Homily. 4th Sunday of Easter C. A Good Shepherd who Walks Along

The 4th Sunday of Easter is called the Good Shepherd Sunday during which we read from the 10th chapter of St John’s Gospel where Jesus refers to himself as Good shepherd. By the image of the “shepherd” what message does Jesus want to communicate to us? On this Sunday we are invited to pray for vocations. But for which vocations should we be praying for?

Bible readings
Acts 13: 14, 43–52
Psalm 100: 2–3, 5
Apocalypse 7: 9, 14–17
John 10: 27–30

Role of the shepherd

The shepherd accompanies his sheep to the pastures where they can eat and, possibly also, drink. He protects them from the attacks of thieves and predators. A bad shepherd is one who falls short in these responsibilities. Instead of using the battle to spur on his animals, he uses it to inflict pain; instead of being vigilant he becomes distracted by his personal preoccupations -leaving some of the sheep straying away where they are exposed to danger. And at the appearance of danger, instead of thinking of the security of animals, he runs away for his safety leaving them at mercy of enemies. This the reproach you hear against shepherds in the Old Testament.

Who are shepherds?

In the Old Testament all those who oversee people are compared to shepherds. Often, God is not happy with them for they lack not only the diligence in their job but also the compassion. Instead of being protecting, they exploit. Ezekiel expresses this symbolically: these shepherds devour the fattened lambs and use their skins to make themselves nice clothes. The sick and weak ones are not taken care of and those who stray have no one to search for them.

“You eat the curds, clothe yourselves with the wool and slaughter the choice animals, but you do not take care of the flock. You have not strengthened the weak or healed the sick or bound up the injured. You have not brought back the strays or searched for the lost. You have ruled them harshly and brutally. So, they were scattered because there was no shepherd, and when they were scattered they became food for all the wild animals. My sheep wandered over all the mountains and on every high hill. They were scattered over the whole earth, and no one searched or looked for them” (Ezekiel 34:4-6).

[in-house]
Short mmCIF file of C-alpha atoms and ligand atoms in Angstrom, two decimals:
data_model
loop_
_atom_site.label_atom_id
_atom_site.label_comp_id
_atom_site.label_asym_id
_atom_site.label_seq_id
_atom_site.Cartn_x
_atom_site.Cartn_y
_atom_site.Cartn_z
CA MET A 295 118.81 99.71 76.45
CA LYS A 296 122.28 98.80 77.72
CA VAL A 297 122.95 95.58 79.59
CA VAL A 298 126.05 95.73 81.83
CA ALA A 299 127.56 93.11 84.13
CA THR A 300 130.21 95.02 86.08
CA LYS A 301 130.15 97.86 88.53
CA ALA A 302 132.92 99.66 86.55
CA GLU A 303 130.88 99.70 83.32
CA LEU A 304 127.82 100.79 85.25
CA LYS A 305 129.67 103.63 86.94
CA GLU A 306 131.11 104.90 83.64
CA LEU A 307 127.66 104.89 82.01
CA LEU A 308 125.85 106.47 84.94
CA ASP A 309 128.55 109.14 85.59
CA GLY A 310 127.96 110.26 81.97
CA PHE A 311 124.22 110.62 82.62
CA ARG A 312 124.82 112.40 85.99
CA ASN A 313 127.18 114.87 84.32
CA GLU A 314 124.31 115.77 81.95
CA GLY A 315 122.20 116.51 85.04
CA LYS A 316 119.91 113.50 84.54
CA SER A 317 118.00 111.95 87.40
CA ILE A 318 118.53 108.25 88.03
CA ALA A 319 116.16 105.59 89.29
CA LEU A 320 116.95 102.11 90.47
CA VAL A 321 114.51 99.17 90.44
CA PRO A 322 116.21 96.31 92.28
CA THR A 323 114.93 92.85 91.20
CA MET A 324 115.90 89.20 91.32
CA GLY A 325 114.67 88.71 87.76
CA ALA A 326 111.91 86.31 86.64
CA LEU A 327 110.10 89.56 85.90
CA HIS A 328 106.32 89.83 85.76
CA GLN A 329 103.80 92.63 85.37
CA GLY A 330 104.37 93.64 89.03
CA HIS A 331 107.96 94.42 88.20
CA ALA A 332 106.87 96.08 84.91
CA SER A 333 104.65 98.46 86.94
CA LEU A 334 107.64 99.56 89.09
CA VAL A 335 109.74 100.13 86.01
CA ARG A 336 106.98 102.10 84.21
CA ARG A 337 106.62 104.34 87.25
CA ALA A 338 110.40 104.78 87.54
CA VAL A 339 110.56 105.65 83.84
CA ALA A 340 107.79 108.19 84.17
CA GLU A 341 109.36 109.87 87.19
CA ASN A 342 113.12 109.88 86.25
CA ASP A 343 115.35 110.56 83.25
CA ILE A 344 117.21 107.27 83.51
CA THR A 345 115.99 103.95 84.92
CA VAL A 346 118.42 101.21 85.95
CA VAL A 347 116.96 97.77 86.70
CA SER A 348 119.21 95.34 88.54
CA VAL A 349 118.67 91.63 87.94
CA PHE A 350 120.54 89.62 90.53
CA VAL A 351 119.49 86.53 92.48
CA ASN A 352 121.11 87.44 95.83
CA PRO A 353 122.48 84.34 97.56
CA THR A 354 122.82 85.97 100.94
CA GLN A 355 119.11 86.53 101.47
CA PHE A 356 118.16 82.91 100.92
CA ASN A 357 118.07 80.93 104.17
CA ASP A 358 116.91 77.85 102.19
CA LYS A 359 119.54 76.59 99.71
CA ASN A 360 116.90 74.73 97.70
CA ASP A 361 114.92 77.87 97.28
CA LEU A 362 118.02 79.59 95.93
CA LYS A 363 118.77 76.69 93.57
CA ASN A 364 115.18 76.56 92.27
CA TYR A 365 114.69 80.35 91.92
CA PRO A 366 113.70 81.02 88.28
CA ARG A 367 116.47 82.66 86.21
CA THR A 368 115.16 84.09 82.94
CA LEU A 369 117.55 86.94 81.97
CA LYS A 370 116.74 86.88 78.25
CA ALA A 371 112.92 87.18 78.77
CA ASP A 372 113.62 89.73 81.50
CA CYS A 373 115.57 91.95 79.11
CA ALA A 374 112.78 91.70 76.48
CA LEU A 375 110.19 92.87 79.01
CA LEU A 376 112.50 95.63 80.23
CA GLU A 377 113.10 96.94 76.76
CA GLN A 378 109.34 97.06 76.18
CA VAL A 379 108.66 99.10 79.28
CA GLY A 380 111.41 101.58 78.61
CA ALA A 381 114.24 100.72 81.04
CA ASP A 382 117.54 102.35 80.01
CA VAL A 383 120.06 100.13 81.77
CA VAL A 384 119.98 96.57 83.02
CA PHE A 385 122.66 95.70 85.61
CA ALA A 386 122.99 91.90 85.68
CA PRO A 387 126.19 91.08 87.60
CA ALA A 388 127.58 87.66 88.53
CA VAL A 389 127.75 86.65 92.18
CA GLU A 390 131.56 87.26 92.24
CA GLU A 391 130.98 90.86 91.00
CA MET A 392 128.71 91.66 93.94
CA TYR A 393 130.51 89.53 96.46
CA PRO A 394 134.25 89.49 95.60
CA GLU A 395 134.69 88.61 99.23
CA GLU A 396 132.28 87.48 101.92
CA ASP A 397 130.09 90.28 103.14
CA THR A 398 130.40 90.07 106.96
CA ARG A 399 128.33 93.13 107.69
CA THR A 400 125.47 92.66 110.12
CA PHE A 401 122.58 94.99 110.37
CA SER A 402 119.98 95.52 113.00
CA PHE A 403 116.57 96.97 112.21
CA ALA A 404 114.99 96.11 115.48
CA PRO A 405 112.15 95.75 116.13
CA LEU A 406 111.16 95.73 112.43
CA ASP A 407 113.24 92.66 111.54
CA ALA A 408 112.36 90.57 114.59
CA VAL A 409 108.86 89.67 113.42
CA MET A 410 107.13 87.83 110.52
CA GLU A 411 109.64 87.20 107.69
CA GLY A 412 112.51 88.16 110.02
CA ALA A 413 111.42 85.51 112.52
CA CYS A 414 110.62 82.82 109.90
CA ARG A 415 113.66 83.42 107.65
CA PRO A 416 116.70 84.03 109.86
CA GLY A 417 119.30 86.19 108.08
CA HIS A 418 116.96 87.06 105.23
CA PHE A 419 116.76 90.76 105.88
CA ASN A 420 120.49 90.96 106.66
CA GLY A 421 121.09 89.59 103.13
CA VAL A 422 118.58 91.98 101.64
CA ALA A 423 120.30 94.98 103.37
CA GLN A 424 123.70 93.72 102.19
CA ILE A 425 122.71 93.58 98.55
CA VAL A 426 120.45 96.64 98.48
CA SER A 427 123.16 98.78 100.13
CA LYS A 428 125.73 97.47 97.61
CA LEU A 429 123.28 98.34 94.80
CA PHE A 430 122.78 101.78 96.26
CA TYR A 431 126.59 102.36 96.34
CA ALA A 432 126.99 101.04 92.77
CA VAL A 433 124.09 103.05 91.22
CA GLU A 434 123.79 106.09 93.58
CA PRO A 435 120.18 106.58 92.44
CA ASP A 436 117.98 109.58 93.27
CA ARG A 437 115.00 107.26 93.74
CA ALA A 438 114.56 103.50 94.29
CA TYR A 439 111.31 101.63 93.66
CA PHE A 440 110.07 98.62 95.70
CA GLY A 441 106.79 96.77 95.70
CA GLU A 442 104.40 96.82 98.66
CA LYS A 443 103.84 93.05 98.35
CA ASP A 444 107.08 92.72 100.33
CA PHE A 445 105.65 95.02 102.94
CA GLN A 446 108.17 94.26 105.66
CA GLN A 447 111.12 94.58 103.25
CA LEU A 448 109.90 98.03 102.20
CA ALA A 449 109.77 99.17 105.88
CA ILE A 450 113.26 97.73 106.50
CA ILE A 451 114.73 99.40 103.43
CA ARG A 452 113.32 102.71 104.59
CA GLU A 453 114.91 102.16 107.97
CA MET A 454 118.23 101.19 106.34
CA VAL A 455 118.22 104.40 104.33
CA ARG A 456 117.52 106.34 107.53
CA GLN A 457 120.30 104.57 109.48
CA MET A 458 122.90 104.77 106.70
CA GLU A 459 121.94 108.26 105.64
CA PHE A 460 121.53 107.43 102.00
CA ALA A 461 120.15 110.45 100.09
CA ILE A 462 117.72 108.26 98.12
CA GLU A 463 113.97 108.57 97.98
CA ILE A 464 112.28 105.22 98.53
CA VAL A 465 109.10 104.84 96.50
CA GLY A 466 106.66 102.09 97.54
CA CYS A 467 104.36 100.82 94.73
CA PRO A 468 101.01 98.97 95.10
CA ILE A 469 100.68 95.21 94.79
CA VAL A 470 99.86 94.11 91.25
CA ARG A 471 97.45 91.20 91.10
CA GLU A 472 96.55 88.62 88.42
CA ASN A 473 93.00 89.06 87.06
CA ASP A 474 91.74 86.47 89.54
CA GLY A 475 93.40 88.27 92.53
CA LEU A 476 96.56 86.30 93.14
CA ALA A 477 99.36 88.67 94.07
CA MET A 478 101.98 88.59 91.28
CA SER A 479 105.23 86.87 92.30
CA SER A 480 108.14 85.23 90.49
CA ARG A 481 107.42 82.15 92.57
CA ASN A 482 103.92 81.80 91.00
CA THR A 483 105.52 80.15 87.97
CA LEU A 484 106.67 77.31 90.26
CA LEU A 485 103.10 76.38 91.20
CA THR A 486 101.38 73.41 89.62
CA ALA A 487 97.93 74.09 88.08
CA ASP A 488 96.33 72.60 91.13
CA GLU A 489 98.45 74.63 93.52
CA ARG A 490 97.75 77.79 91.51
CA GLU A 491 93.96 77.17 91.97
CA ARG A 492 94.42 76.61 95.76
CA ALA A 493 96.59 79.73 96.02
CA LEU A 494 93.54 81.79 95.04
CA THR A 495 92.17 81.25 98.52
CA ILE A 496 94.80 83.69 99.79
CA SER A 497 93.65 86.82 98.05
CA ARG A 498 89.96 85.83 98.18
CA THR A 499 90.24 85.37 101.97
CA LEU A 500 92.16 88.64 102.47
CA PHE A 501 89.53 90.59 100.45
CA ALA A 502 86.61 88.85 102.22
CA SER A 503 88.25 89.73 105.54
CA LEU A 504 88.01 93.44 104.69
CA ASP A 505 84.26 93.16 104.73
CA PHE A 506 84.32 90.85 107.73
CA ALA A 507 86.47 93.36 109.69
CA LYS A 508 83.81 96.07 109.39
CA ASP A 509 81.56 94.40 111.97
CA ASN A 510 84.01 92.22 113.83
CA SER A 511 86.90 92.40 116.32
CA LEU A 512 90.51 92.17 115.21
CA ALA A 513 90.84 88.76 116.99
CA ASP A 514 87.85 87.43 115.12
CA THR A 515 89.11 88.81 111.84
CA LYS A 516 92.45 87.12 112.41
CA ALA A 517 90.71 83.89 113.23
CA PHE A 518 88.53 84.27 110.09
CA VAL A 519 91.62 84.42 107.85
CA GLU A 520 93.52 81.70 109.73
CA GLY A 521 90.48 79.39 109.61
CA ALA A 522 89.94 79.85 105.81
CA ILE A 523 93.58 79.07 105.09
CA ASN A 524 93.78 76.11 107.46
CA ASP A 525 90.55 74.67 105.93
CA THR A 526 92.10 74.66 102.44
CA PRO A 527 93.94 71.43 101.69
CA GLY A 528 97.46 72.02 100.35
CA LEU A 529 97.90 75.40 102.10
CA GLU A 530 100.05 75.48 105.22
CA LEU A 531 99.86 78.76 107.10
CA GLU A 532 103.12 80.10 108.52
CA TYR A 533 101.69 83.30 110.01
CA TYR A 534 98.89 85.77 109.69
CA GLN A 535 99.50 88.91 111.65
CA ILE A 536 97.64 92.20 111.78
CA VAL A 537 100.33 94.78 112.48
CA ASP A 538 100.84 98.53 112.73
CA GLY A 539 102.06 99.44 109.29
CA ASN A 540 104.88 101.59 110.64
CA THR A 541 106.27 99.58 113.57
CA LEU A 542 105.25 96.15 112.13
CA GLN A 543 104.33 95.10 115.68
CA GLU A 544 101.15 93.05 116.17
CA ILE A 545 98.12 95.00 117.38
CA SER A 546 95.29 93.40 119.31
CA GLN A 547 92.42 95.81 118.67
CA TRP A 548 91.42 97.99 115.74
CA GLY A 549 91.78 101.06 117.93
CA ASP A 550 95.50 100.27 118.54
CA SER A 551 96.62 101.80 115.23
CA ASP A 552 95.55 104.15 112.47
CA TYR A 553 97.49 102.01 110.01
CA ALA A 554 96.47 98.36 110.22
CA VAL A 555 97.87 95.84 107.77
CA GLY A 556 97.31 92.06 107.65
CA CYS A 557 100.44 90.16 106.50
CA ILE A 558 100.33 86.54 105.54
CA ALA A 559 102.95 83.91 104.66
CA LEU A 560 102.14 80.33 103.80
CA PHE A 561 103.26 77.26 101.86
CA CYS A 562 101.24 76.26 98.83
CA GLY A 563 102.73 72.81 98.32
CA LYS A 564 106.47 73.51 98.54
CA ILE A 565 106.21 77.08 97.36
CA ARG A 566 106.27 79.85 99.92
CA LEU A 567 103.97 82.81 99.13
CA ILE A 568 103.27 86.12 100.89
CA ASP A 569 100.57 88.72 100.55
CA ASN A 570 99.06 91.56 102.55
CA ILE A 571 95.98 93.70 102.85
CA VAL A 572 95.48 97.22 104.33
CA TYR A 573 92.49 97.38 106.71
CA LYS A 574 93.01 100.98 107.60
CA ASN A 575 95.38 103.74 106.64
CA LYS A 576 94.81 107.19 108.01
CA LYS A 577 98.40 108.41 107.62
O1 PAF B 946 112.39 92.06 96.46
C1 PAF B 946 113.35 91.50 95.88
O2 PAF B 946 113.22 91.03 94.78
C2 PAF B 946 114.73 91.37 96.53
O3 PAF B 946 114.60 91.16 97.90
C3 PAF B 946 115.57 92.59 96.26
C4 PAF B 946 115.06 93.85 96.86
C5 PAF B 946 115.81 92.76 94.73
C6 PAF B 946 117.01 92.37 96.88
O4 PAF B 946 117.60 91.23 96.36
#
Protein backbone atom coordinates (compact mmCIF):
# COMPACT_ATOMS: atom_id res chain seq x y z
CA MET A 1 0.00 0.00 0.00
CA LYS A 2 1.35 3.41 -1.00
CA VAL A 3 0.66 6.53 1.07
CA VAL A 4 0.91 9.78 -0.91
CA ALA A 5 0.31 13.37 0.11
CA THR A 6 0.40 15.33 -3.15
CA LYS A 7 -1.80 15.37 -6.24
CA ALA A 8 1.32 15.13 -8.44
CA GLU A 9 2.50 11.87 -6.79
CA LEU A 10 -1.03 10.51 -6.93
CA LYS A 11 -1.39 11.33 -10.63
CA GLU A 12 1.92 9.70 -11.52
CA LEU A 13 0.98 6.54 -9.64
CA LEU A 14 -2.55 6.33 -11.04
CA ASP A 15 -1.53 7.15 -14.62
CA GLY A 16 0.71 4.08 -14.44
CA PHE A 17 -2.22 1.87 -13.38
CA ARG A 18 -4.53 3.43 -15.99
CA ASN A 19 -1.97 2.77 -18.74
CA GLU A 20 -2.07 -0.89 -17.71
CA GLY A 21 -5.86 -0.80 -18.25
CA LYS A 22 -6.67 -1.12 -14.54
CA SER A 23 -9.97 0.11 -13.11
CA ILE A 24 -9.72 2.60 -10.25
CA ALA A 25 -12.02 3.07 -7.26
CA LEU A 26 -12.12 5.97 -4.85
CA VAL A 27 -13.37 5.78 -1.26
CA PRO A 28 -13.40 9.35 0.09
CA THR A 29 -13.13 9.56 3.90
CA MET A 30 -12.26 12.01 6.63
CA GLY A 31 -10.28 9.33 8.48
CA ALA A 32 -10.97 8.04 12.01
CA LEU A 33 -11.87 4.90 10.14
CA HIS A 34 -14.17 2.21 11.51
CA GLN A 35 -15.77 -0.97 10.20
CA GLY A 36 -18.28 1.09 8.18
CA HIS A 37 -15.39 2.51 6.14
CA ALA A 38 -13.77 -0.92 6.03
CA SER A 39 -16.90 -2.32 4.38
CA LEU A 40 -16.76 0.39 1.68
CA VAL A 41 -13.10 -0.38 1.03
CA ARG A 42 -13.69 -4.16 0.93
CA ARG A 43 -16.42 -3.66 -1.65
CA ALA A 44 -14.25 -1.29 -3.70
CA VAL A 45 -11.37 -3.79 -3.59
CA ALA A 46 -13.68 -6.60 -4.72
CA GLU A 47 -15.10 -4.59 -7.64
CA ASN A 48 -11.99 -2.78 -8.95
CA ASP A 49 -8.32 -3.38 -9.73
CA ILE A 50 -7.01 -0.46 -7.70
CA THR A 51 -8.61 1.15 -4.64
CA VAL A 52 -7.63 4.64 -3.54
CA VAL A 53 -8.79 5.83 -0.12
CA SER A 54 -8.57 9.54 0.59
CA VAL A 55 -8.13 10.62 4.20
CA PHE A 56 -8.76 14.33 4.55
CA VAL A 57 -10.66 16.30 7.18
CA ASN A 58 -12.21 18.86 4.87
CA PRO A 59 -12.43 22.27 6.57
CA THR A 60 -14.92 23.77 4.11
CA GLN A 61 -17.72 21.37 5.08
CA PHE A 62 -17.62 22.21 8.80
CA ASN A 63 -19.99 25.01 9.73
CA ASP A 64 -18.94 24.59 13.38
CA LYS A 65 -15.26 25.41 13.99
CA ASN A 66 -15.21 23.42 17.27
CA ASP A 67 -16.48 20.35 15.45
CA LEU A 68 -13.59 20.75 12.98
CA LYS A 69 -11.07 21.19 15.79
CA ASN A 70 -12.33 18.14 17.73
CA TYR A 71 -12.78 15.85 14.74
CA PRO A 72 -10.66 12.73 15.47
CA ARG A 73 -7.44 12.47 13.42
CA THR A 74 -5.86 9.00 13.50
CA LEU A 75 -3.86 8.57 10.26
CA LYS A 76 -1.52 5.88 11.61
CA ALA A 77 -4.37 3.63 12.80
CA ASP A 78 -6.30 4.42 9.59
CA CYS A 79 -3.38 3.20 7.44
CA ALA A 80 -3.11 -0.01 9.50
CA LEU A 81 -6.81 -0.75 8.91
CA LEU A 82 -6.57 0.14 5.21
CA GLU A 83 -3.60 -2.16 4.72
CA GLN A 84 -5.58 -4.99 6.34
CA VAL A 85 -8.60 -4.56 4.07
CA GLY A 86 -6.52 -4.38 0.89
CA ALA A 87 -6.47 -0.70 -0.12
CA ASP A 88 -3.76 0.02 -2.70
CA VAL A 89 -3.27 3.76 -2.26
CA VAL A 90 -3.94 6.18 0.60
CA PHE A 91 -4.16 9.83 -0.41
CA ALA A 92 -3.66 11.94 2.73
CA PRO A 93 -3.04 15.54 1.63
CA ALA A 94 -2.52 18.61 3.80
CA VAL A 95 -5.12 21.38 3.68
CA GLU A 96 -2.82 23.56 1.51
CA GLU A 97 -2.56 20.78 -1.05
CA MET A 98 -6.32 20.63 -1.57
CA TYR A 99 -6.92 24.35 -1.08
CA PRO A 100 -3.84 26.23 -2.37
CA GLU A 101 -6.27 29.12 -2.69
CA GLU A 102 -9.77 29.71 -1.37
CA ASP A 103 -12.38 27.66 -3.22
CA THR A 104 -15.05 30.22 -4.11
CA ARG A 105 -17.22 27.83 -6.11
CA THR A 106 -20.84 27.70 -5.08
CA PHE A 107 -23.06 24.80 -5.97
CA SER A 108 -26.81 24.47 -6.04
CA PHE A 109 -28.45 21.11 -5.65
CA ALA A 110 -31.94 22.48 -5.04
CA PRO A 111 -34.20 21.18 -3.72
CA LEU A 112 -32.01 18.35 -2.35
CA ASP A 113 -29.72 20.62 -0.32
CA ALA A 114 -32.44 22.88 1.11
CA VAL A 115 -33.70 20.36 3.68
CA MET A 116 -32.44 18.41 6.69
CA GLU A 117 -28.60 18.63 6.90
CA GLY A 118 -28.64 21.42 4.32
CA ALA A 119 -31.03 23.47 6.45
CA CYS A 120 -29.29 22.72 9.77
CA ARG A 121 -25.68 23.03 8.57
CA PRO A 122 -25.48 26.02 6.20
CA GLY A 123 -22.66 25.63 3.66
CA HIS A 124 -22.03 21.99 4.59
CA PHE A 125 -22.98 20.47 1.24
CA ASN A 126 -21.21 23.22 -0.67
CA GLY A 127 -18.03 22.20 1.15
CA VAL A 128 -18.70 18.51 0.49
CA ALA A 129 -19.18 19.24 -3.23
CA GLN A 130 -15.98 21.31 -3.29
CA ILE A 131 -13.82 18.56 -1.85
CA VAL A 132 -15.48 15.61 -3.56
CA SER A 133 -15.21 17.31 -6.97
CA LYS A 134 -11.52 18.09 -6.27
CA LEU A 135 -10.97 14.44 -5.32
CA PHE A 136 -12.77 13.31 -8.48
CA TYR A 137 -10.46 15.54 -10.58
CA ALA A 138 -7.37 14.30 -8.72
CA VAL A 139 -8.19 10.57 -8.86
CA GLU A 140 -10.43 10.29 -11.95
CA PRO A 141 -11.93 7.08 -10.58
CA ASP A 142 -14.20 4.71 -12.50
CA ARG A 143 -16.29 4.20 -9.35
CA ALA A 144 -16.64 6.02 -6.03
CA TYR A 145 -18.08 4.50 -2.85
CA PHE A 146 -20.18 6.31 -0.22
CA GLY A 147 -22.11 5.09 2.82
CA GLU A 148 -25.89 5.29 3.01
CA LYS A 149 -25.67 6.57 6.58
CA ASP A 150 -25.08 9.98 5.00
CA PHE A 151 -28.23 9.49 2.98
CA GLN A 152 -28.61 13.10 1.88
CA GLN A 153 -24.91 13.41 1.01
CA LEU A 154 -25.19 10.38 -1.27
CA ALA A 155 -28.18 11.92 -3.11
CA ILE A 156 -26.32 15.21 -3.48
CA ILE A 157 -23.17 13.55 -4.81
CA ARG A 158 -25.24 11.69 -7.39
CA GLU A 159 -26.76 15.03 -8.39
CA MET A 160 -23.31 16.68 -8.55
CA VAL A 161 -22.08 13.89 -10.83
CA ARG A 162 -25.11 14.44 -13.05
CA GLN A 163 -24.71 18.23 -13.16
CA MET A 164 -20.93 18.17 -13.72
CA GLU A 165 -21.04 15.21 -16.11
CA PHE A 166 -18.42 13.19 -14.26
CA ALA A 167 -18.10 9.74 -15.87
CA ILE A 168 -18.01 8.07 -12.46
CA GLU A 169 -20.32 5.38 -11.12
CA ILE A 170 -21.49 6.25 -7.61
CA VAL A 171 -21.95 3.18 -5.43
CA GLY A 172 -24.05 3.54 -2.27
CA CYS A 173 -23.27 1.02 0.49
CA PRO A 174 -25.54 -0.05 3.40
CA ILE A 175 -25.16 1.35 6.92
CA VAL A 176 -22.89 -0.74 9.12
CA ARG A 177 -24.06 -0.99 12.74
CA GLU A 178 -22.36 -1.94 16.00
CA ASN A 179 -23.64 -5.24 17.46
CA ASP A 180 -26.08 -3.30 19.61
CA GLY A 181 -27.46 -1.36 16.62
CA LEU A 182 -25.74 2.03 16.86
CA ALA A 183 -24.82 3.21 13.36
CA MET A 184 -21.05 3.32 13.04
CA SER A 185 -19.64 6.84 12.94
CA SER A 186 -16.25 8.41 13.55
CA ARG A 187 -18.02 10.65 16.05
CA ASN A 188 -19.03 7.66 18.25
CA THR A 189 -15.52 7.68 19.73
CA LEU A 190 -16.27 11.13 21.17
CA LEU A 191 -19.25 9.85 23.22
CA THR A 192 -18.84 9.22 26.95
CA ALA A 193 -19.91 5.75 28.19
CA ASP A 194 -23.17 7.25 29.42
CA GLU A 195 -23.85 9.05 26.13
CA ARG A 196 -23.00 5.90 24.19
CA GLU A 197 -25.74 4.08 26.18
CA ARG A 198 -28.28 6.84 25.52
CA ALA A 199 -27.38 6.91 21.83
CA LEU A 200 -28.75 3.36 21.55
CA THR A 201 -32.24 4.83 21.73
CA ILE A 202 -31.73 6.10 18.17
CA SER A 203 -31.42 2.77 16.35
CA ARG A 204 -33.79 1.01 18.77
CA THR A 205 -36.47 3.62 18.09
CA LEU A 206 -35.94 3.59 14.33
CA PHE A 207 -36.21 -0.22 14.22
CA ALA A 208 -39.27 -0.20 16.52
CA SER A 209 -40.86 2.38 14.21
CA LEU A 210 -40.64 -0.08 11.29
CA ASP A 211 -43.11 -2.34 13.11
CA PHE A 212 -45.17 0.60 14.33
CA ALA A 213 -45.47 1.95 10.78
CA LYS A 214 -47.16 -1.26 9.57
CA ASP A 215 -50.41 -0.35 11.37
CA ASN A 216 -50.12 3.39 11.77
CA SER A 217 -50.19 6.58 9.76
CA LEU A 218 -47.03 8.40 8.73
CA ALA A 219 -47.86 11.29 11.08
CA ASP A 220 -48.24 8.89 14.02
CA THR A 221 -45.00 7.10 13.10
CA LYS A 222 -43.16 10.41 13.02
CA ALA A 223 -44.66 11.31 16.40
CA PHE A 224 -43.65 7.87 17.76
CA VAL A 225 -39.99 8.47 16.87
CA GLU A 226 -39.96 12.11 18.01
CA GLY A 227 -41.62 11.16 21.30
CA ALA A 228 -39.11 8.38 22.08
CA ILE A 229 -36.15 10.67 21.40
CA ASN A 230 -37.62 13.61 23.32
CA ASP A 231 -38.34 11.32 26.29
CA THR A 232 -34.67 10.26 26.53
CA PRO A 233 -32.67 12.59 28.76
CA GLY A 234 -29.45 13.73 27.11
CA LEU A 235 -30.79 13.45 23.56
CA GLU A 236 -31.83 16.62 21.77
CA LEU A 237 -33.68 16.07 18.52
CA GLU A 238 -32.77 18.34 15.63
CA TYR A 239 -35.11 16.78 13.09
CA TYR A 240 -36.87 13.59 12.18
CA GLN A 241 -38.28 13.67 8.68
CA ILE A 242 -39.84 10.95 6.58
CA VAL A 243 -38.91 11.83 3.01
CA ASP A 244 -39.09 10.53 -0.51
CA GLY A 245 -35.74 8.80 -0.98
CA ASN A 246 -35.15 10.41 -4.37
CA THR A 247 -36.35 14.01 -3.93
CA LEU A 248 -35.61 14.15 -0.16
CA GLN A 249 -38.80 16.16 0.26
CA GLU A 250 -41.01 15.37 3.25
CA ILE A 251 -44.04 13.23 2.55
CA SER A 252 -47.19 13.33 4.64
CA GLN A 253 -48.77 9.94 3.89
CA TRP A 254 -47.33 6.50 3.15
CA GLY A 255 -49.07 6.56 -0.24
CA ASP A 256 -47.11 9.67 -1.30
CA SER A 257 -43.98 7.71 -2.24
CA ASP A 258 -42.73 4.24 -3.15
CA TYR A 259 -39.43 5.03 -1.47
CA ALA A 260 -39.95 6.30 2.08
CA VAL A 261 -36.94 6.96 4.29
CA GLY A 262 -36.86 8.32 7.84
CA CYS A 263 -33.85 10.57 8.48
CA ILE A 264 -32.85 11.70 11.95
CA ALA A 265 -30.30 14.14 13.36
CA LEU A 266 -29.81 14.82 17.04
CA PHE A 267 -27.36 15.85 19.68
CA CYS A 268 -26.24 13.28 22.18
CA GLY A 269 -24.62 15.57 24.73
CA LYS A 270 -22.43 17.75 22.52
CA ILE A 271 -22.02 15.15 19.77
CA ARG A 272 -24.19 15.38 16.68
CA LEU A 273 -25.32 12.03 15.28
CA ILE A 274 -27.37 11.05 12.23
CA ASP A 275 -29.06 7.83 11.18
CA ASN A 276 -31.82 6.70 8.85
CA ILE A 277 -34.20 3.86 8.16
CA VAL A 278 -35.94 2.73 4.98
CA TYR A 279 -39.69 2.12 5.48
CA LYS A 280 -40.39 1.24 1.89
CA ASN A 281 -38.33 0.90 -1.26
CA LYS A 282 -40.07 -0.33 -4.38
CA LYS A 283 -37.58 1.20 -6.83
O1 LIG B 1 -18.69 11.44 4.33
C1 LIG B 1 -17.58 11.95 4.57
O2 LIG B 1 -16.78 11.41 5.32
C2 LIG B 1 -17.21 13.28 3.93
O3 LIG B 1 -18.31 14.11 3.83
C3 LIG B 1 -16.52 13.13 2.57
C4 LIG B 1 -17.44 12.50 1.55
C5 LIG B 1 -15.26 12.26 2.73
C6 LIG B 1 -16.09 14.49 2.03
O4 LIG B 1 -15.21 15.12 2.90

Jesus, incarnation of God the shepherd

Because of such abuse, God resolves to come down and he himself will take care of his flock. In Jesus, the Good Shepherd, we have the incarnation of the tenderness of the Father which several parables testify: parable of the lost sheep, the prodigal son, or the lost coin. If he has a battle of authority is not for beating, neither is it for passing a sentence of condemnation. He accompanies to sustain, encourage and to bring the best of each person, whatever his situation. Think of Zacchaeus, Mathew in the tax booth, or the woman on death row after being caught in adultery. The encounter with Jesus blooms new life in them. That’s Jesus, the Good Shepherd, the image of the father, who accompanies us to bring the best out of us.

Our vocation

So, talking about vocation we can’t limit ourselves to priesthood and religious life; these are but only part of the Christian community in which every person has his place. And whatever our place and role, each person is called to carry out his function with the spirit of Jesus the Good Shepherd. So, this Sunday for vocations, firstly, reminds us how we ourselves benefit from this enabling presence of God in our lives: he accompanies by nourishing us with his word and by his body and blood. And secondly, reminds us of our own mission.

So we should ask ourselves: by my presence in my family, at my place of work or among friends; what kind of shepherd am I? Do I use the baton to smash or to encourage and sustain? The document in preparation of the 2nd synod on the family speaks of the relation of the pastor vis-à-vis the persons facing challenges in their family life:  a pastor should know when to be in front to lead, when to be behind to allow the persons do their own journey or when to be beside them to console them. Indeed, in accompanying we don’t replace the other doing the journey in their place, no; we walk along as companions, as friends.

Let’s pray that we may be, first, the sheep that hear the voice of Christ our shepherd, so that sustained by his tenderness, we may also, in turn, find the energy to be good companions to others, especially those who are walking with difficulty the journey of their lives.

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